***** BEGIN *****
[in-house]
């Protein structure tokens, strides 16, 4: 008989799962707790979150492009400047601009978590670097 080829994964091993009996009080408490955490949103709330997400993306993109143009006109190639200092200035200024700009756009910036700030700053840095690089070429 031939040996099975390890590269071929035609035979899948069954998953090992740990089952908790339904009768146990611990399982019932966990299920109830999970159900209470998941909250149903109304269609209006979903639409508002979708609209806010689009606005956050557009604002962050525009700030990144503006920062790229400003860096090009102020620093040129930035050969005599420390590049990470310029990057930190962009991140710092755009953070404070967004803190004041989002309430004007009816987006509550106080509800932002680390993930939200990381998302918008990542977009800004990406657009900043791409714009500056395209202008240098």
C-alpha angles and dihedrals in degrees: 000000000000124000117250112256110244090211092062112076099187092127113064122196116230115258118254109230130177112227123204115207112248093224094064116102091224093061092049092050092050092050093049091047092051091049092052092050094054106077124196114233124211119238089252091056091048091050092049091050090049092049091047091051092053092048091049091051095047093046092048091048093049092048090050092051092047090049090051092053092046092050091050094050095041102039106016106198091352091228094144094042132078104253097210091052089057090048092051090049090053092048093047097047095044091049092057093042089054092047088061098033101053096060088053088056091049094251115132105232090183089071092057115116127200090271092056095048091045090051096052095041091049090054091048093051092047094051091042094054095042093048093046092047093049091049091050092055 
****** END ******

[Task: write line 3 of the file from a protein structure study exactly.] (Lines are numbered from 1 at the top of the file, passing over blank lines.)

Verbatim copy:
C-alpha angles and dihedrals in degrees: 000000000000124000117250112256110244090211092062112076099187092127113064122196116230115258118254109230130177112227123204115207112248093224094064116102091224093061092049092050092050092050093049091047092051091049092052092050094054106077124196114233124211119238089252091056091048091050092049091050090049092049091047091051092053092048091049091051095047093046092048091048093049092048090050092051092047090049090051092053092046092050091050094050095041102039106016106198091352091228094144094042132078104253097210091052089057090048092051090049090053092048093047097047095044091049092057093042089054092047088061098033101053096060088053088056091049094251115132105232090183089071092057115116127200090271092056095048091045090051096052095041091049090054091048093051092047094051091042094054095042093048093046092047093049091049091050092055 